Doris Day fans have reason to celebrate Collectables' simultaneously issued trio of releases of lesser-known Day material: Ballads and Love Songs From the Early Years: 1947 to 1951, The 1960s Singles, and this one, which presents up-tempo and novelty songs. While compilations often serve the needs of casual fans who just want the hits, bigger fans often despair that the same popular songs get anthologized over and over, while obscure tunes languish on out-of-print LPs and singles. Such has been the case with some of the recordings here. The word "hits" appears in the title, and half of these tracks did reach the charts, but none got into the Top Ten. Day was an accomplished singer of just about anything that Columbia A&R directors like Mitch Miller could throw at her, but she remains better remembered for her ballad performances than for the sort of songs she performs here. Miller scored hits on Rosemary Clooney with ethnic novelties like "Kay-Muleta," but Day handles it as well as Clooney might have, and she is equally uninhibited about taking on an onomatopoeic effort like "Ooh Bang Jiggly Jang." She also does fine with country and even polka tunes. By the mid-'50s, Miller has her trying numbers like "Two Hearts, Two Kisses (Make One Love)" and "Walk a Chalk Line" that, while not exactly rock & roll, certainly display an R&B influence. And she proves willing to share the spotlight with a variety of duet partners, including Johnnie Ray, Donald O'Connor, Buddy Clark, and even orchestra leader Ray Noble on "Save a Little Sunbeam (For a Rainy, Rainy Day)." This is not the best of Doris Day, by any means, but it shows off a different side of her talent (actually, several different sides) and is worth hearing to appreciate her fully.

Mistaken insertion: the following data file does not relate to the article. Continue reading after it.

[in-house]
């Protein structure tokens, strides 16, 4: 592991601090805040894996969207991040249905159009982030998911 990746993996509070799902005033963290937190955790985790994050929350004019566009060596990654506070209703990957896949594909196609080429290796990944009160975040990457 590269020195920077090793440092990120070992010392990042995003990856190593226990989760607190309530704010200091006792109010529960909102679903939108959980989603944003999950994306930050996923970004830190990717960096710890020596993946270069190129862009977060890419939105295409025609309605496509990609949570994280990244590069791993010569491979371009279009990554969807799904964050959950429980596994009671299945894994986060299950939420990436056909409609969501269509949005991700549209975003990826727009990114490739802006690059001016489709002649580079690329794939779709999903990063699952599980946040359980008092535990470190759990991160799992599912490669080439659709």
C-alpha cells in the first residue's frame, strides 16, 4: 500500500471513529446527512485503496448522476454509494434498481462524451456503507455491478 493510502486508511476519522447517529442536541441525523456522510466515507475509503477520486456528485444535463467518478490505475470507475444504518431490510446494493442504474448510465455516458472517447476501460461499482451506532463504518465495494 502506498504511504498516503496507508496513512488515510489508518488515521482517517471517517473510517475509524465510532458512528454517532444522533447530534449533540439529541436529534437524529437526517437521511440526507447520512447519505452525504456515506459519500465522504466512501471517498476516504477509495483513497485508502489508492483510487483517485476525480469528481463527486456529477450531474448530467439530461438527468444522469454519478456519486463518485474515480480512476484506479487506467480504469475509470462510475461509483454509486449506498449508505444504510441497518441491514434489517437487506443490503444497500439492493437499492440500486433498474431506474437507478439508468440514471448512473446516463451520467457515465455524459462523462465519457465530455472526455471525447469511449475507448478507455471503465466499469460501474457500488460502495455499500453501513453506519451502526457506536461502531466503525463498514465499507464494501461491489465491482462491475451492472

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AllMusic Review by William Ruhlmann
feat: Page Cavanaugh Trio
feat: Buddy Clark